In 2002, the Corps implemented an interim plan designed with The Nature Conservancy to create more natural regimes of flow and stream temperature by changing the ways that water is released from Green River Dam in Kentucky. In May 2006, the interim plan was approved and officially integrated into the water management policies of Louisville District.
“The interim plan has shown that operation of Green River Dam can be changed in ways that improve ecosystems while continuing to provide recreation benefits and flood damage reduction to downstream communities. Adopting the plan into our operational policies is a tribute to its success and to the ongoing partnership between the Corps and the Conservancy,” said Col. Ray Midkiff, Louisville District commander.
The Conservancy first became interested in the Green River because of its biodiversity. With more than 60 species of mussels, 152 species of fish, a host of endemic species and multiple cave systems that are connected to the river, Green River has one of the richest aquatic collections in the nation. Many of these species have been negatively affected by human influences in the basin, including 12 globally rare fish species and seven endangered, and 21 imperiled mussel species.
After four years of altered water management, scientists are finding that many mussel species have reproduced during the interim operations and are encouraged by this promise for added recovery.
Collaboration on the Green River began with a meeting between the Conservancy and Louisville District. In the meeting, the Conservancy proposed that the health of downstream ecosystems might be improved by changing release patterns from Green River Dam.
“Initially, we were impressed with how receptive the Corps was to discussing their operations and considering potential improvements. And now, after working together to develop, implement and incorporate the new operations, it is very gratifying to see the changes in stream flow and temperature starting to make real differences in populations of Green River mussels and fishes,” said Dr. Richie Kessler, Green River Basin coordinator for The Nature Conservancy.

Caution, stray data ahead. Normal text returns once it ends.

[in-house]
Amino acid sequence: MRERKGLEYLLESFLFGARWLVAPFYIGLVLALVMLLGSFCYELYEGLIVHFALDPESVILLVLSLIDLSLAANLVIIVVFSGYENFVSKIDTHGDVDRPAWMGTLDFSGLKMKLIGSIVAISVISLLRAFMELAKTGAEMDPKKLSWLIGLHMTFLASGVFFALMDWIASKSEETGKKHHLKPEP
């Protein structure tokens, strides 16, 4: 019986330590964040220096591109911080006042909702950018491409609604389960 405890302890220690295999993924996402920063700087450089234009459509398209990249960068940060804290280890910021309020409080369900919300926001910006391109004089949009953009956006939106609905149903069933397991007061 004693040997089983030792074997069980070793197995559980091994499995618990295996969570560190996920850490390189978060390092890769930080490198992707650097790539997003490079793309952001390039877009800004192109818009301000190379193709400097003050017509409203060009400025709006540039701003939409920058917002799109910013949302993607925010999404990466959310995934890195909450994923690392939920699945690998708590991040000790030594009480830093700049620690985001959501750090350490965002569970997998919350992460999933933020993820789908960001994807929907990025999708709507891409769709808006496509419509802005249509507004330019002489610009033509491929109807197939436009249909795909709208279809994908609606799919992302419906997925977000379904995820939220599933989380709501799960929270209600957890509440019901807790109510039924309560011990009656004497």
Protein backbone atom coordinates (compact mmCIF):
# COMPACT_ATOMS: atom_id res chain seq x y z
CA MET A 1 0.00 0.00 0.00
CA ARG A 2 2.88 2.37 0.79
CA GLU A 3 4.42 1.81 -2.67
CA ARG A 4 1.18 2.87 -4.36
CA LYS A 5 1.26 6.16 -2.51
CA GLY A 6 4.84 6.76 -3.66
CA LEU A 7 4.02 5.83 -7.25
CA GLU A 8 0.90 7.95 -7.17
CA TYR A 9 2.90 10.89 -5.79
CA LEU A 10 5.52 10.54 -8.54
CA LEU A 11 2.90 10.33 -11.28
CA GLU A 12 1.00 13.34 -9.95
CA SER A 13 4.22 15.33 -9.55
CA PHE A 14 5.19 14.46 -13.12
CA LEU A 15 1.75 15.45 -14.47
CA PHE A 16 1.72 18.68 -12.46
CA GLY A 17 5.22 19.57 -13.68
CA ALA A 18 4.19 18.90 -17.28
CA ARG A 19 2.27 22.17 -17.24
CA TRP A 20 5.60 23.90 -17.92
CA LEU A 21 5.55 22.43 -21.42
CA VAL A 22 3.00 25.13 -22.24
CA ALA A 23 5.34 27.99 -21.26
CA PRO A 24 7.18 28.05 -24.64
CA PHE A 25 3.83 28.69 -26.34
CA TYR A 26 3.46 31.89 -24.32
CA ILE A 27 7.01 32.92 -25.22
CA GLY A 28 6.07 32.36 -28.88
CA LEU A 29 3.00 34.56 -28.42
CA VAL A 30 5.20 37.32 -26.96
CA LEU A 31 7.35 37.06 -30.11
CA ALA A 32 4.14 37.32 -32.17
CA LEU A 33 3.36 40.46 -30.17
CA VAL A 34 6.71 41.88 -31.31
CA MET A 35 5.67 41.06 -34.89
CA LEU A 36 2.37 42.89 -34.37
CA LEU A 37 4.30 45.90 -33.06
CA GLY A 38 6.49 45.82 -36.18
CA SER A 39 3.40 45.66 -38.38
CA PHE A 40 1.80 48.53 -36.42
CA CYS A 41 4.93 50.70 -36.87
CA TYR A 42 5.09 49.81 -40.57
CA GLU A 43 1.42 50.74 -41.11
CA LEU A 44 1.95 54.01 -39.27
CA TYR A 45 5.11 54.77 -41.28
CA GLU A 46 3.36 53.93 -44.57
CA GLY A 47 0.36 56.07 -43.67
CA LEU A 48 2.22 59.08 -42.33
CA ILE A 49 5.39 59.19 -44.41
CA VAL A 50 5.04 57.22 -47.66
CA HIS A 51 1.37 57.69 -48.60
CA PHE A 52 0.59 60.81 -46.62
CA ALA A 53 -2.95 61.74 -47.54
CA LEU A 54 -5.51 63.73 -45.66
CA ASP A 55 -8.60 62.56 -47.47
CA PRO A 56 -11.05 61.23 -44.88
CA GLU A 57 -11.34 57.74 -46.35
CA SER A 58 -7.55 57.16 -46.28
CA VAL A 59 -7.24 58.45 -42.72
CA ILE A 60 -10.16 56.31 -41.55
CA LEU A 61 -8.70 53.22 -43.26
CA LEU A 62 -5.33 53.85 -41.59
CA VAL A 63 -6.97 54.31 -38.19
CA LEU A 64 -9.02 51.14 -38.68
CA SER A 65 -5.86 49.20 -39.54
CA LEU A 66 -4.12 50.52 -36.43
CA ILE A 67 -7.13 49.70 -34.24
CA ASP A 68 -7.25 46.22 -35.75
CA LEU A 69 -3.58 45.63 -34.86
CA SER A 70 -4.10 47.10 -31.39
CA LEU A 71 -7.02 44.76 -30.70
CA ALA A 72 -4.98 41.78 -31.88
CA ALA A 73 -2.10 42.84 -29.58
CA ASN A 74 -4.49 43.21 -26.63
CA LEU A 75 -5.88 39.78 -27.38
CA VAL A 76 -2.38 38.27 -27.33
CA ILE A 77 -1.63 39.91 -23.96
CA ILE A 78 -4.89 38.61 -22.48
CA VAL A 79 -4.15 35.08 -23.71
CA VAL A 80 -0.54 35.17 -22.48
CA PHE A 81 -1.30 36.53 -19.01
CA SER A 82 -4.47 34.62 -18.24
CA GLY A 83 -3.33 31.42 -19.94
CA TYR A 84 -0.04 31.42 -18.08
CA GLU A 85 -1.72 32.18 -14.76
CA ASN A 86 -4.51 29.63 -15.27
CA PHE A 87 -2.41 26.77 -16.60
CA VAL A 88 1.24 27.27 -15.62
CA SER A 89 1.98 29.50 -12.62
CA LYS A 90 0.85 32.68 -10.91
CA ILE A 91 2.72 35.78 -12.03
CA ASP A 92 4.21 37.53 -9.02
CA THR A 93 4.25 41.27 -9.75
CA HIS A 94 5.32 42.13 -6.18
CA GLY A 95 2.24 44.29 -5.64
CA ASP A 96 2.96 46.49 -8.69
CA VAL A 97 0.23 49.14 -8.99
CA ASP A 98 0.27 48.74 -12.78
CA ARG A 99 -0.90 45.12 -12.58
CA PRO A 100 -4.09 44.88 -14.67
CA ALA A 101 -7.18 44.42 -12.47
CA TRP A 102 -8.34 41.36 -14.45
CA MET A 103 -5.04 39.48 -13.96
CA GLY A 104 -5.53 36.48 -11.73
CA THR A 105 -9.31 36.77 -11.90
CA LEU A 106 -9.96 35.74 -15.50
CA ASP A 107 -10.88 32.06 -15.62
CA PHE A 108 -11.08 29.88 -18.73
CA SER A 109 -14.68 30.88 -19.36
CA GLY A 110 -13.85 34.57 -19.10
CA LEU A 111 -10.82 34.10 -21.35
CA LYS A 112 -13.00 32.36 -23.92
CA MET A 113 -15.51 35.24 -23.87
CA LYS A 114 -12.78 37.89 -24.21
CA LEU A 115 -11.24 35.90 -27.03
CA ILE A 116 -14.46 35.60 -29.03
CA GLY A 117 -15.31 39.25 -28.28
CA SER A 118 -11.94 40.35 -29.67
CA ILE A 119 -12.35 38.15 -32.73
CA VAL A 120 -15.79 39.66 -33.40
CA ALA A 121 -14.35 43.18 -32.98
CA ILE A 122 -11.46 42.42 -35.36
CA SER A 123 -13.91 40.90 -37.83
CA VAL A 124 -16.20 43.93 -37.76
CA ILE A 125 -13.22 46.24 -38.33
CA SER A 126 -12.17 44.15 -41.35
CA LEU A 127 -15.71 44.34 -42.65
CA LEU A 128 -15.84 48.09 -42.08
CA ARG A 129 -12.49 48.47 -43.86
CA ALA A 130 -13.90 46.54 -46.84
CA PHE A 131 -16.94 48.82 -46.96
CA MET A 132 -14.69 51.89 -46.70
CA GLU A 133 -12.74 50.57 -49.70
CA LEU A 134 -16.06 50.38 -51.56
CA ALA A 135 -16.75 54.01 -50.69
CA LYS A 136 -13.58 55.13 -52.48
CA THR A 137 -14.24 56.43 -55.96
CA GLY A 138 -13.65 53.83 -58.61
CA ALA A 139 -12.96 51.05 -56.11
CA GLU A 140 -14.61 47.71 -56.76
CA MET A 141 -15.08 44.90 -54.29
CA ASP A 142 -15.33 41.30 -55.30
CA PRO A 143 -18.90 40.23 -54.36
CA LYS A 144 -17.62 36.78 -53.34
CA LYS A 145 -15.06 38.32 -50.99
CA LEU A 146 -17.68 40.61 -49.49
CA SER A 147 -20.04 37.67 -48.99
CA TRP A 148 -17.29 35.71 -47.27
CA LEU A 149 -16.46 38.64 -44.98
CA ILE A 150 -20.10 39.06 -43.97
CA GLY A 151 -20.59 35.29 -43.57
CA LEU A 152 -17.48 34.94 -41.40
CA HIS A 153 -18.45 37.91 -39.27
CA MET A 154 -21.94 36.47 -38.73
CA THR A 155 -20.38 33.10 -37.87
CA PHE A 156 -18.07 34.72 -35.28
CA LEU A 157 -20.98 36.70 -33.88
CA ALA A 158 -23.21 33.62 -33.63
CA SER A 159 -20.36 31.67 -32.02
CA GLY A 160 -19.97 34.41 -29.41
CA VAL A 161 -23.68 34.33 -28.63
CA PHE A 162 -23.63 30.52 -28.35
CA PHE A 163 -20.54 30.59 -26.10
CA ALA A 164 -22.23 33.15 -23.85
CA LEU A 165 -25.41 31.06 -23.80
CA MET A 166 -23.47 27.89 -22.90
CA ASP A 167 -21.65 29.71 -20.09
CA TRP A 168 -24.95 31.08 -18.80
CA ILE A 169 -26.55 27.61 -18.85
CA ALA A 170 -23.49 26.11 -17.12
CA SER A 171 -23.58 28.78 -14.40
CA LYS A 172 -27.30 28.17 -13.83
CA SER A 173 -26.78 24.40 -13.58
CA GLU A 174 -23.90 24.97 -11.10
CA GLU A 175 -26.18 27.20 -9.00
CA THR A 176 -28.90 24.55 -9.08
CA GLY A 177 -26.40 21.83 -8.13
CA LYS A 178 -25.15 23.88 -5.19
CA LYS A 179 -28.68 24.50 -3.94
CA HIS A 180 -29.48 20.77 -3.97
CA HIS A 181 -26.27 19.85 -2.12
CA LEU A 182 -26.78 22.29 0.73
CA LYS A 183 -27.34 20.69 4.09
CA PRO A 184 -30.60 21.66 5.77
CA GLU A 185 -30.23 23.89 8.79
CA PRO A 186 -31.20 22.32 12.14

Much of the credit for refining the interim plan is given to the Water Management and Environmental Resource teams in Louisville District.
Today, the teams continue to model and monitor the effects of the Green River Dam reoperation.
“Reoperation of Green River Dam has shown that there are opportunities to make water management more ecologically sustainable without sacrificing other important uses,” said Bill Byron, Louisville District Water Management team leader. “The other three reservoirs in Green River Basin, especially Nolin Reservoir with its connection to a colony of endangered bats, are also good candidates for changes like those approved for Green River Dam.”
“One of the most exciting aspects of this work is that its benefits are not limited to the Green River,” said Mike Turner, chief of the Environmental Resources Section in Louisville District. “This effort was also the spark for the Sustainable Rivers Project, where teams of Corps and The Conservancy staff are now working to achieve more ecologically sustainable flows for eight other river systems.”
The Sustainable Rivers Project (SRP) is an ongoing nationwide partnership between the Corps and The Nature Conservancy to improve the health and life of rivers by changing the operations of Corps dams, while maintaining or enhancing project benefits. The SRP also includes the West, Ashuelot, Roanoke, Savannah, Bill Williams, Big Cypress, Willamette, and the White, Black and Little Red River Systems.
The Allegheny and Purgatoire Rivers are currently under consideration for inclusion.
More information about the Sustainable Rivers Project is available online at www.nature.org/initiatives/freshwater/partnership/.
Editor’s note: This is the third in a series of articles about the Sustainable Rivers Partnership between the U.S. Army Corps of Engineers and The Nature Conservancy.